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Type Dessert, Savoury main starch
Place of origin West Indies
Created by African people who were brought to Antigua and Barbuda as well as other Caribbean Islands in the slave trade
Main ingredients Sweet potato
Variations Some islanders use pumpkin
Cookbook: Duckanoo  Media: Duckanoo

Duckunoo or duckanoo, also referred to as tie-a-leaf and blue drawers (draws), called Dokonon (in French Guiana), is a dessert in Jamaica, Antigua, Barbados, French Guiana and some other Lesser Antilles. It is a variation on the dish ducana which originated in Africa. The Caribbean cuisine dessert is made from batata, cornmeal (optional), coconut, spices and brown sugar, all tied up in a banana leaf. It is cooked in boiling water.[1][2][3][4][5][6][7][8][9] [10][11][12][13][14][15][16][17][18][19]

Duckanoo is a relatively new name for some that was added to the name "tie a leaf". However, the names vary depending on location in various islands. "Ducana" is the Antiguan/Barbudan as well as some of the smaller Caribbean islands name of this dumpling or dessert.


Similar to the Meso American 'dulce de tamale' this was a highly popular indigenous dessert in the Americas. Adapted by the afro caribbeans people. African people who were brought to Antigua and Barbuda as well as other Caribbean Islands in the slave trade such Eddo, ochra, dasheen, eggplant, bonavista bean.[20] In Ghana, ducana is dokono and in the Twi language, Odokono.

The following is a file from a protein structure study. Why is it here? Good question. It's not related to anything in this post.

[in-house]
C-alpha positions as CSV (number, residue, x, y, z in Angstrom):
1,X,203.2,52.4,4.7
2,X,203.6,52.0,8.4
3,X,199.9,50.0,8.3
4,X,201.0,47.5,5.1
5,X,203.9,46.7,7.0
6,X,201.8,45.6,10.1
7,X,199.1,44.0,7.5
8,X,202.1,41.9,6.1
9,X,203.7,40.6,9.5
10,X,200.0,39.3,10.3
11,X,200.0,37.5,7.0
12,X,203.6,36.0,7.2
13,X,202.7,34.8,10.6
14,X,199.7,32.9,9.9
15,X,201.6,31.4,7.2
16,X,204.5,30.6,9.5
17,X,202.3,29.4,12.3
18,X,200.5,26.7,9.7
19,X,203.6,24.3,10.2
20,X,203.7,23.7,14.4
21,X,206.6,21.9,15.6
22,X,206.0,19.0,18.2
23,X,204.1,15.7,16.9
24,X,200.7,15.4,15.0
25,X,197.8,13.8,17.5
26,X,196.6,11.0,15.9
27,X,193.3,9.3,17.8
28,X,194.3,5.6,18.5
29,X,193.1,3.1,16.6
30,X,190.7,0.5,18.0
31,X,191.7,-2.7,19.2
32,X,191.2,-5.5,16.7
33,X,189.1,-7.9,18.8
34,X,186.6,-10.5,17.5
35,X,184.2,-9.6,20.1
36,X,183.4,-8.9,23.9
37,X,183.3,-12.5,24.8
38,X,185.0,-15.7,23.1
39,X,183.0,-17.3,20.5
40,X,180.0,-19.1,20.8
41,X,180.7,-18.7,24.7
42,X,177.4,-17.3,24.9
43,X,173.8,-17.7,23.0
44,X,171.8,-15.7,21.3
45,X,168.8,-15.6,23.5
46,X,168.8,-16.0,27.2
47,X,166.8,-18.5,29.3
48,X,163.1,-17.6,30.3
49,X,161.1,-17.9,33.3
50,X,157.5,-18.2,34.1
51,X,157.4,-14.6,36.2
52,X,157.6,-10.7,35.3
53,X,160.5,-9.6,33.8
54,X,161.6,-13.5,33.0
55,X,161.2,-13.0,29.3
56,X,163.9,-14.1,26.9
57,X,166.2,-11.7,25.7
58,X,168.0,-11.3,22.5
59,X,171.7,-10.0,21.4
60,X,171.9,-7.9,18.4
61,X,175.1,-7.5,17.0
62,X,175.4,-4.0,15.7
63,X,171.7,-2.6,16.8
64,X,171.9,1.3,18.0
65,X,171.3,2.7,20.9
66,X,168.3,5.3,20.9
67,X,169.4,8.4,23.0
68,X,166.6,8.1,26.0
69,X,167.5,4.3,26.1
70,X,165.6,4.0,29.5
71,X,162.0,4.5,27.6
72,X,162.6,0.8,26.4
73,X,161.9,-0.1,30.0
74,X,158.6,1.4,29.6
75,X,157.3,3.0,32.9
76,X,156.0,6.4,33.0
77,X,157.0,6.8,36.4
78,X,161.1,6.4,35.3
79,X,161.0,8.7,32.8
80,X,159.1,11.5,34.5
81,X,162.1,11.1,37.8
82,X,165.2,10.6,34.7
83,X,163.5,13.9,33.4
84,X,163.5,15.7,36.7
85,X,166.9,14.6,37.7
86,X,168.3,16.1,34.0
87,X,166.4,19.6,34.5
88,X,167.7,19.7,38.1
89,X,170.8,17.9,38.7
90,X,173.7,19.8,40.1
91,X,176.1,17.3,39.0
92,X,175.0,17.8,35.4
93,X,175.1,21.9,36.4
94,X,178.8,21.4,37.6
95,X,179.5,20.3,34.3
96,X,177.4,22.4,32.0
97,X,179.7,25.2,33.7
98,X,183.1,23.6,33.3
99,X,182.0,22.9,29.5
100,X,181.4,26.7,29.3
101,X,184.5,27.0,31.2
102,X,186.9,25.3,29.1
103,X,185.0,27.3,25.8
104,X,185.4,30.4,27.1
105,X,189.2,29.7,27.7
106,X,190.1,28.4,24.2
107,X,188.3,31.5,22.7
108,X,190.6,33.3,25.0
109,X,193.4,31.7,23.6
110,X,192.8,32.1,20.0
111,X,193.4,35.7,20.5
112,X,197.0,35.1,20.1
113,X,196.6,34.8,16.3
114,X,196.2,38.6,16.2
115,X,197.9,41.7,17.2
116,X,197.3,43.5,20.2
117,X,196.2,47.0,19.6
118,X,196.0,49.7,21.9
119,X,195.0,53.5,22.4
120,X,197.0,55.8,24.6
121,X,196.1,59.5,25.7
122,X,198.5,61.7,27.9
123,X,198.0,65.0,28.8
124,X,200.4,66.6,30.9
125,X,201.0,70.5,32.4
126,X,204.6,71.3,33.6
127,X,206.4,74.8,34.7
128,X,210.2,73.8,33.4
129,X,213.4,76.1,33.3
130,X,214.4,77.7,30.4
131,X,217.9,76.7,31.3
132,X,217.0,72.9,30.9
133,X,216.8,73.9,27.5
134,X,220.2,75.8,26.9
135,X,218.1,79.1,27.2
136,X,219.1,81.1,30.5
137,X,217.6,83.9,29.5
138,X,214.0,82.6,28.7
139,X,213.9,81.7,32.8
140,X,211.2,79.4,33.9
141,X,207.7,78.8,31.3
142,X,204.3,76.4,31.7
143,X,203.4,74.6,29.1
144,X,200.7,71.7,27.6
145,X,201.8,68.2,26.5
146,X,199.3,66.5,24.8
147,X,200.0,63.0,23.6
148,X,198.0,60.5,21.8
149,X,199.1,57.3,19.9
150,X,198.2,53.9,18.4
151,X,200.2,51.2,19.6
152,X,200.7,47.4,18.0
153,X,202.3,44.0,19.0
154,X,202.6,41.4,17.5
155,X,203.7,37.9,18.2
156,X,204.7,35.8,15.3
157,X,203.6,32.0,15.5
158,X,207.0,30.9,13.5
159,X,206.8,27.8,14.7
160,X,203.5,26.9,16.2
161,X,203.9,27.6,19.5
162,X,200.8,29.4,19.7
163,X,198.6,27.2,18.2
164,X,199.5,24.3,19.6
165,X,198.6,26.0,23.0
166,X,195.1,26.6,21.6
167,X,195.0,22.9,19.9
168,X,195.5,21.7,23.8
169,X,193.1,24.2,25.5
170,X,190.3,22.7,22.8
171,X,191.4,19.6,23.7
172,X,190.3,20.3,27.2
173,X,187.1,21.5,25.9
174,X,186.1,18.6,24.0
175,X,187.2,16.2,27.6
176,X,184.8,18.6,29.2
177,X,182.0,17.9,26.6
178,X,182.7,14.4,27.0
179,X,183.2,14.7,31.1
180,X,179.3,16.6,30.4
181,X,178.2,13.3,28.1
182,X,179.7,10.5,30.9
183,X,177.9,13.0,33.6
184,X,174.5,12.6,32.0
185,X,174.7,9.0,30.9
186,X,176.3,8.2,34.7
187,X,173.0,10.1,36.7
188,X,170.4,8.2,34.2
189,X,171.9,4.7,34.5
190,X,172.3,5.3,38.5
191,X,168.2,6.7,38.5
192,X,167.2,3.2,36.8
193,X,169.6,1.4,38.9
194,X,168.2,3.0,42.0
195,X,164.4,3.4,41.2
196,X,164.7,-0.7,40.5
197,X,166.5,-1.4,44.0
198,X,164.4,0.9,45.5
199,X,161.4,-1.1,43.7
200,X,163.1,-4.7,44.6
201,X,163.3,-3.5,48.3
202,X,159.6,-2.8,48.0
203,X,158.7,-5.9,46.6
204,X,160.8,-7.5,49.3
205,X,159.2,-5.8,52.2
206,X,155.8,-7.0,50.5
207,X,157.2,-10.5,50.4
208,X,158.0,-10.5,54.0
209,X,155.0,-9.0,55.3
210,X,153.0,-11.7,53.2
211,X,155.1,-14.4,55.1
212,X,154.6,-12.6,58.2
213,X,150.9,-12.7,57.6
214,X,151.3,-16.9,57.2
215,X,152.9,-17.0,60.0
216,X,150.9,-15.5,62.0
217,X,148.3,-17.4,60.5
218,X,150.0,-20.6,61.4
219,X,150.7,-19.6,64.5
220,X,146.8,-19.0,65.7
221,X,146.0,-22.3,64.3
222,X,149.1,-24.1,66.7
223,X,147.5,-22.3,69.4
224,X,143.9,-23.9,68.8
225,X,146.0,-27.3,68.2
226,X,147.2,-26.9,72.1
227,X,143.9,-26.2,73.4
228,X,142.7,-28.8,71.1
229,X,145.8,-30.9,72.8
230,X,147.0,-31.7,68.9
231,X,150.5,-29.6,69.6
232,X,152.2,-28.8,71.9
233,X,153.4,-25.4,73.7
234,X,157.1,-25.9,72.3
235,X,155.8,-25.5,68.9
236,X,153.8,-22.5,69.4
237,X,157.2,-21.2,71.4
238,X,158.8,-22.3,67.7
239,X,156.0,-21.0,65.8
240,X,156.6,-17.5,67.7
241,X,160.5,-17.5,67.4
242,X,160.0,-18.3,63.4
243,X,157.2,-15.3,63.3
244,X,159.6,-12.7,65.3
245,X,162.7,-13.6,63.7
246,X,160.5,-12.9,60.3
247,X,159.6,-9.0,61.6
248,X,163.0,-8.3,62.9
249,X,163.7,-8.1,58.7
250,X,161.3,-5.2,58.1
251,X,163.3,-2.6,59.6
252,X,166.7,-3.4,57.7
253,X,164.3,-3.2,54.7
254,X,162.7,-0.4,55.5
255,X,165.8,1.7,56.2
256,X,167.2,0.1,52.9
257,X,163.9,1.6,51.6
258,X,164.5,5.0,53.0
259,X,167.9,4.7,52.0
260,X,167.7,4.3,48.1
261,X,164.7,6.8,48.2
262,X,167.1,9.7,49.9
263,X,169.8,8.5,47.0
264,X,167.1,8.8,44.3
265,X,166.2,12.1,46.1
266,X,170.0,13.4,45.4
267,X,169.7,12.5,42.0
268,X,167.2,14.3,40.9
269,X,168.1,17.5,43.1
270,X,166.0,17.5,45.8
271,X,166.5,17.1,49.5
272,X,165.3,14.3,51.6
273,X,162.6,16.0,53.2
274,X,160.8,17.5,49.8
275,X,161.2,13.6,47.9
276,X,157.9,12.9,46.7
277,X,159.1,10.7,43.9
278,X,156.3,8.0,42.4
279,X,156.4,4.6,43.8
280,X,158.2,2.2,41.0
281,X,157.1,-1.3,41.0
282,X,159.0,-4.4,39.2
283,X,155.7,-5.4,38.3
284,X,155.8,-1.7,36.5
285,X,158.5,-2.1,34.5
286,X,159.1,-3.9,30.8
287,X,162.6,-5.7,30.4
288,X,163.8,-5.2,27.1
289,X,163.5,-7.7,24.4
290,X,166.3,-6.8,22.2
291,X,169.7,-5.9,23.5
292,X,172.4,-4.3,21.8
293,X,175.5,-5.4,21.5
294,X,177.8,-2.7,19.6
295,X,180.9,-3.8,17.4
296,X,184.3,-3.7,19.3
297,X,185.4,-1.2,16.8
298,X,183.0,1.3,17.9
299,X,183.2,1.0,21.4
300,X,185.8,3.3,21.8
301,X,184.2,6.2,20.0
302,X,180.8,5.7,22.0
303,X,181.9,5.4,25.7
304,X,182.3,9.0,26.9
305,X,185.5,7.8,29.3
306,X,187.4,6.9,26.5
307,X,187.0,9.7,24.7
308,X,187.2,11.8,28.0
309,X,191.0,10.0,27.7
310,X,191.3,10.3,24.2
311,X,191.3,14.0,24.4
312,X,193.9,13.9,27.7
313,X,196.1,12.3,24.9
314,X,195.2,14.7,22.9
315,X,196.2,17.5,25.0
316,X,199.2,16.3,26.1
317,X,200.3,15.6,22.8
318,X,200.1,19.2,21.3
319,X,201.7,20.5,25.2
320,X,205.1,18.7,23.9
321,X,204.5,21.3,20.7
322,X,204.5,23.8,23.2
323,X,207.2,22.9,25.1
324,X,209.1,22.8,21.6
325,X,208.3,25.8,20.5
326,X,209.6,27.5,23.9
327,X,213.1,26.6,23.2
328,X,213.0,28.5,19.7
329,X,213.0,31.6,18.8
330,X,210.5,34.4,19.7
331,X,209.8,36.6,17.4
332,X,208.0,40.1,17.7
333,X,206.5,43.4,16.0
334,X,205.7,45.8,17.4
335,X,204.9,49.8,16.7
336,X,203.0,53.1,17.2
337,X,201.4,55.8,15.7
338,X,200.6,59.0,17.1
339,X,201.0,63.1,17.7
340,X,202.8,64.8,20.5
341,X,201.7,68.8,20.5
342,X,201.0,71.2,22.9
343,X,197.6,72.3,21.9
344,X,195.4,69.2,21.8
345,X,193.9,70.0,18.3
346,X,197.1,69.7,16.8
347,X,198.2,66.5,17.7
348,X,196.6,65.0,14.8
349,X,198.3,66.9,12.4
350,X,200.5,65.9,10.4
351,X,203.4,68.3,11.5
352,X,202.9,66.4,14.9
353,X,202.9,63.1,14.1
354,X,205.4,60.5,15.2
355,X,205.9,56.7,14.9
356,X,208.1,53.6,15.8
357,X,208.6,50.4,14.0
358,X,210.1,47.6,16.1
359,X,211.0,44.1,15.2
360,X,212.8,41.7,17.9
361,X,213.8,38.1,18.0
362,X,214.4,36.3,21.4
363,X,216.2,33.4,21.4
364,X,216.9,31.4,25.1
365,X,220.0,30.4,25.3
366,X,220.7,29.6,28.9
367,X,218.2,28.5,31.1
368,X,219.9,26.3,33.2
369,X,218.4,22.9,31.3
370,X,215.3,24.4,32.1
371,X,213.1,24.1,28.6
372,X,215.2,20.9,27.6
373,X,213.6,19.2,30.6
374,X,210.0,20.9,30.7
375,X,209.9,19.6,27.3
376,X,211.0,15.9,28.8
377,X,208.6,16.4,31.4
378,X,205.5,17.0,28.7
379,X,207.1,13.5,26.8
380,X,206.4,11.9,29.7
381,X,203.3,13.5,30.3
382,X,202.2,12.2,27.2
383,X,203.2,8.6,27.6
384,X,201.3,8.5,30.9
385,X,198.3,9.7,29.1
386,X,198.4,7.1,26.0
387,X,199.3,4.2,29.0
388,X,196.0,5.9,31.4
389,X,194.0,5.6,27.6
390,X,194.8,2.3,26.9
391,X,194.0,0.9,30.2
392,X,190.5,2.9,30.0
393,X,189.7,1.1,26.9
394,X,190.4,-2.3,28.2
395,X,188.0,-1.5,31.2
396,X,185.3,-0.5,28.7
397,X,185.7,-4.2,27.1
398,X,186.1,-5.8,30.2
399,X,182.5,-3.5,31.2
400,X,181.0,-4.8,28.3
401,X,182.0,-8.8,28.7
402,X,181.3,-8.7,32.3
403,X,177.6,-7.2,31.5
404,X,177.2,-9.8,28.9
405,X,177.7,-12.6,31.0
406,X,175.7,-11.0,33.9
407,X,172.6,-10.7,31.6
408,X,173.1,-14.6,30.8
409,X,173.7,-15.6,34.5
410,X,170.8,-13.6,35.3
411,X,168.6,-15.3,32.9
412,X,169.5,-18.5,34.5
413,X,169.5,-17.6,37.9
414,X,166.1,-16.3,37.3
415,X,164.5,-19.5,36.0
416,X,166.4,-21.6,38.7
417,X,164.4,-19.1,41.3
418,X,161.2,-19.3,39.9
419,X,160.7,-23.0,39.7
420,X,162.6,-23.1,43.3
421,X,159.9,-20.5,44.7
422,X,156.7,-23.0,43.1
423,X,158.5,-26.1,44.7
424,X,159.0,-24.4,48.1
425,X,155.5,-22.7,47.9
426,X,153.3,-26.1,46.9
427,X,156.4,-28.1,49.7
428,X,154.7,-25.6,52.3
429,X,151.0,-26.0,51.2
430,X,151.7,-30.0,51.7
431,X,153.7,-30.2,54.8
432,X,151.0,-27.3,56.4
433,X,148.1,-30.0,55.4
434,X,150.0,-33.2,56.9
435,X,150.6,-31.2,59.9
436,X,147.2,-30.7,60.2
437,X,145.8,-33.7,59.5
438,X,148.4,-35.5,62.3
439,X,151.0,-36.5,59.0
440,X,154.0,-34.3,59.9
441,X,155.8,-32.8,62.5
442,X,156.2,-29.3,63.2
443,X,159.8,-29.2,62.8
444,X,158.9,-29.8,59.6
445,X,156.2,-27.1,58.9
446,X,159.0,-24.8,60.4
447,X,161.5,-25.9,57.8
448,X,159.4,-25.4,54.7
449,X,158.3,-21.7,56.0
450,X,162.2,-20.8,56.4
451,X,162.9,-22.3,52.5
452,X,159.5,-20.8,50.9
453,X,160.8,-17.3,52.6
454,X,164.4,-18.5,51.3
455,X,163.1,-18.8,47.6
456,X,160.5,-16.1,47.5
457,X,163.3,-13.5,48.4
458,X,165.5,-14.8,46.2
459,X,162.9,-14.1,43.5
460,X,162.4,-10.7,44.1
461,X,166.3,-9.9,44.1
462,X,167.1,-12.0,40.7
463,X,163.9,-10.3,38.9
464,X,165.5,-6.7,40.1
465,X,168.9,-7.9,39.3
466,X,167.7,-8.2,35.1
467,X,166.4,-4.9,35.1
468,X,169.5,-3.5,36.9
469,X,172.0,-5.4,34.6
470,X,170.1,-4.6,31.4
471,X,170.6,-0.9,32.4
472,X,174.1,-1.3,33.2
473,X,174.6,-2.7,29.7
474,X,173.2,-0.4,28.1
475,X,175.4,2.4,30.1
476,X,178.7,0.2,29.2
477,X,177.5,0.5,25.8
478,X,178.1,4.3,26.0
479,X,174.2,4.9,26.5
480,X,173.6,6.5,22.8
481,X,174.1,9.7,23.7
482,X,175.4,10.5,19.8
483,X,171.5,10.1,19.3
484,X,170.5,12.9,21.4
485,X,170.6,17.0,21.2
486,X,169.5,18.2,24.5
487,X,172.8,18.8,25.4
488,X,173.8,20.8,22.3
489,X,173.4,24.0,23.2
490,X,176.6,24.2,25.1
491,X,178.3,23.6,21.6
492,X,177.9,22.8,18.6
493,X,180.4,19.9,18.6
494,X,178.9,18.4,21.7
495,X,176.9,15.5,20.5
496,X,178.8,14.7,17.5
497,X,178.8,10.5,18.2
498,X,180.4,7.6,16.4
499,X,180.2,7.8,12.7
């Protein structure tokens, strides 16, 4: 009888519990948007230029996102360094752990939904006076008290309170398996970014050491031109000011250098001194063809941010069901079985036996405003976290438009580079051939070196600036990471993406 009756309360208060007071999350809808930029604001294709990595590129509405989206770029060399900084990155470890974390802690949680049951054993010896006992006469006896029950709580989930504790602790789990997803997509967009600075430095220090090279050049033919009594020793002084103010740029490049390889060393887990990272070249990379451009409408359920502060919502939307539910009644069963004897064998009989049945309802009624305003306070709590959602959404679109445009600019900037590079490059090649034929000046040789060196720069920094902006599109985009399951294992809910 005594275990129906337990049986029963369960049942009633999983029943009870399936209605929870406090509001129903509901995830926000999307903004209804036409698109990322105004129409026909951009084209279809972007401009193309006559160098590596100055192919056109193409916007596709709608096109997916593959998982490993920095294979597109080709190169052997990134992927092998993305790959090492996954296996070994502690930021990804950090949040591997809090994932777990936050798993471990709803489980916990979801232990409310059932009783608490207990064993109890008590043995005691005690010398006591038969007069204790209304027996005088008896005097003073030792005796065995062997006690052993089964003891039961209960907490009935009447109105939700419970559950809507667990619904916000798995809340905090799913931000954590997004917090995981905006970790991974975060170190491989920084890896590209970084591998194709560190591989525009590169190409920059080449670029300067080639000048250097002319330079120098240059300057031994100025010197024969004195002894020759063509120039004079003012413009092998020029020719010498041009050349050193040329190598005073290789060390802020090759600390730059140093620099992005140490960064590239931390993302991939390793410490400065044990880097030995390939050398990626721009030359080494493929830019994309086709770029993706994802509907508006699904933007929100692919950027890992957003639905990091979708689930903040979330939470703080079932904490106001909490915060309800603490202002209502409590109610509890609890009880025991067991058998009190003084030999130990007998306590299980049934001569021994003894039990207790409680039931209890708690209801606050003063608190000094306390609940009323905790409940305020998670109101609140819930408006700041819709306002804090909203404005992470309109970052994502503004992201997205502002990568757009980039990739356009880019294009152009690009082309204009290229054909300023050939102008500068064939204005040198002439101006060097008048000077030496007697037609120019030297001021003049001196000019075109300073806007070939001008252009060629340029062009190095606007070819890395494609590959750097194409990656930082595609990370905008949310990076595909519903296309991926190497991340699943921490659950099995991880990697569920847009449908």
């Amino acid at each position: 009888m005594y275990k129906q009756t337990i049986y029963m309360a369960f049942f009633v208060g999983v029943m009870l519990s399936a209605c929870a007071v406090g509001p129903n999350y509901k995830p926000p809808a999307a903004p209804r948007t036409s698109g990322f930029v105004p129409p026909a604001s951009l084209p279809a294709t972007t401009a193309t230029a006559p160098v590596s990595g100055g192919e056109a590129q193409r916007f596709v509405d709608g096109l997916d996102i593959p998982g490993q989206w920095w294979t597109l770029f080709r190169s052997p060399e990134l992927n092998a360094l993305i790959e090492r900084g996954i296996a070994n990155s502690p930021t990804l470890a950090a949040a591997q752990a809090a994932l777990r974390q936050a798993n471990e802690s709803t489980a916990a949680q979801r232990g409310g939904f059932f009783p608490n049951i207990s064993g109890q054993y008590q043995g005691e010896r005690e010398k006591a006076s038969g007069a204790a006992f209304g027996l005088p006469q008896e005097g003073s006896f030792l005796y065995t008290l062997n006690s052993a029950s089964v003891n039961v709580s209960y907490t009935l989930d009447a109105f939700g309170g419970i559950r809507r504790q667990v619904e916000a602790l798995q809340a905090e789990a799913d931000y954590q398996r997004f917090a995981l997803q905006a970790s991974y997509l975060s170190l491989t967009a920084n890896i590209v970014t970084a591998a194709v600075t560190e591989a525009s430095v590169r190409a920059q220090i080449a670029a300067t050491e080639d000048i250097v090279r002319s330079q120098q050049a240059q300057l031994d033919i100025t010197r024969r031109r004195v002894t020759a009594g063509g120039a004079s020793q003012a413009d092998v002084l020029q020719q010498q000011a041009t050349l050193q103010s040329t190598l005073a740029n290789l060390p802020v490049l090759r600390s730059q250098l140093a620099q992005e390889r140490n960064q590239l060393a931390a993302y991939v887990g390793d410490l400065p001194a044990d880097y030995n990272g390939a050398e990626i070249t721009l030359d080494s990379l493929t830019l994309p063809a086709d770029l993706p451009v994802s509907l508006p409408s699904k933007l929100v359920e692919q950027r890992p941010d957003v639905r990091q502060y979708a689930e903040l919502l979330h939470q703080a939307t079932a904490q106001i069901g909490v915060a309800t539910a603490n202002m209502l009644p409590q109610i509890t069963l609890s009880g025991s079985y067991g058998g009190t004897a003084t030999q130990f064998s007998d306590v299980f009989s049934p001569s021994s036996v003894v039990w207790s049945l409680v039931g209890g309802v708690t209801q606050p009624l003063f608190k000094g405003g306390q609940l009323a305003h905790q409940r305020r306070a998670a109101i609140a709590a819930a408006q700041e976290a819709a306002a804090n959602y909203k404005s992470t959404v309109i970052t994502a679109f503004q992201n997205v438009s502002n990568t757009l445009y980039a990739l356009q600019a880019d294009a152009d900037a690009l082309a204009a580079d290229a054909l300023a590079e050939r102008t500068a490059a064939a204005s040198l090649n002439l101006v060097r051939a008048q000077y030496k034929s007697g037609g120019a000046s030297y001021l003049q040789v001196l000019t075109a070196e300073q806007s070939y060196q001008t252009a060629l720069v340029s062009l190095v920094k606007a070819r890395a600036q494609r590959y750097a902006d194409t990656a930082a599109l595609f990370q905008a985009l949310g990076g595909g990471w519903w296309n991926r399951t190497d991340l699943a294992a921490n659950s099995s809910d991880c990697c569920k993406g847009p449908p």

Dukuna is a small pudding made of varying mixtures of grated sweet potatoes, coconut, cornmeal and plantain-flour. (From Akan: doko na sweeten mouth Twi: boiled maize Ga: Adangme dokona).

See also[edit]


  1. ^ GER: 1984 “Benna - An Elegy”. IN Antigua Carnival - Calypso Talk ‘84.
  2. ^ Breton, Father Raymond: 1665. Dictionnaire, Caraibe-Francois. Gilles Bouquet, Auxerre, France. Chambers, Mr. Walter: 1995. Personal communication.
  3. ^ Chapman, N. & D.: 1980 Distribution of Fallow Deer. Mammal Review, June 1980.
  4. ^ Fuller, Eckert & Richardson: 1992. Sea Turtle Recovery Action Plan for Antigua & Barbuda, WIDECAST CEP Technical Report No. 16.
  5. ^ Hanif, Mahamad: n.d. Sea Turtles of the Caribbean., Brochure of the Virgin Islands Conservation Society, Inc.
  6. ^ Jane, Charles: 1982. Antigua Black - A Pineapple of the Gods. Museum Library, ref: P-10.
  7. ^ Little & Wadsworth: 1964. The Common Trees of Puerto Rico and the Virgin Islands, US Department of Agriculture, Puerto Rico.
  8. ^ Luffman, John: 1788. A Brief Account of Antigua ... In Oliver’s History, 1898.
  9. ^ Martin, F.W. & Rubert, Ruth M.: 1979. Edible Leaves of the Tropics, US Dept. of Agriculture, Puerto Rico.
  10. ^ Margetson, Robert J.: n.d. Music (Calypso). Cultural Department, Ministry of Education & Culture, Antigua.
  11. ^ McDaniel, Lorna: 1992. Antigua & Barbuda: History of Music. Published privately.
  12. ^ Olsen, Dr. Fred: 1972. A Lush Forest Grew on Antigua 30 million years ago! Mill Reef Digger’s Digest #8:14 March 1972.
  13. ^ Protheroe, E.: n.d. New Illustrated Natural History of the World.
  14. ^ Garden City Publishing, New York.
  15. ^ Record & Hess: 1972. Timbers of the New World. Arno Press, NY.
  16. ^ Samuel, Mr. Reginald: 1995. Personal communication.
  17. ^ Smith & Smith: 1986. To Shoot Hard Labour
  18. ^ Tonge, Gwen: n.d. Recipes of Antigua in the West Indies
  19. ^ Webster’s Dictionary.
  20. ^ Harris: 115.

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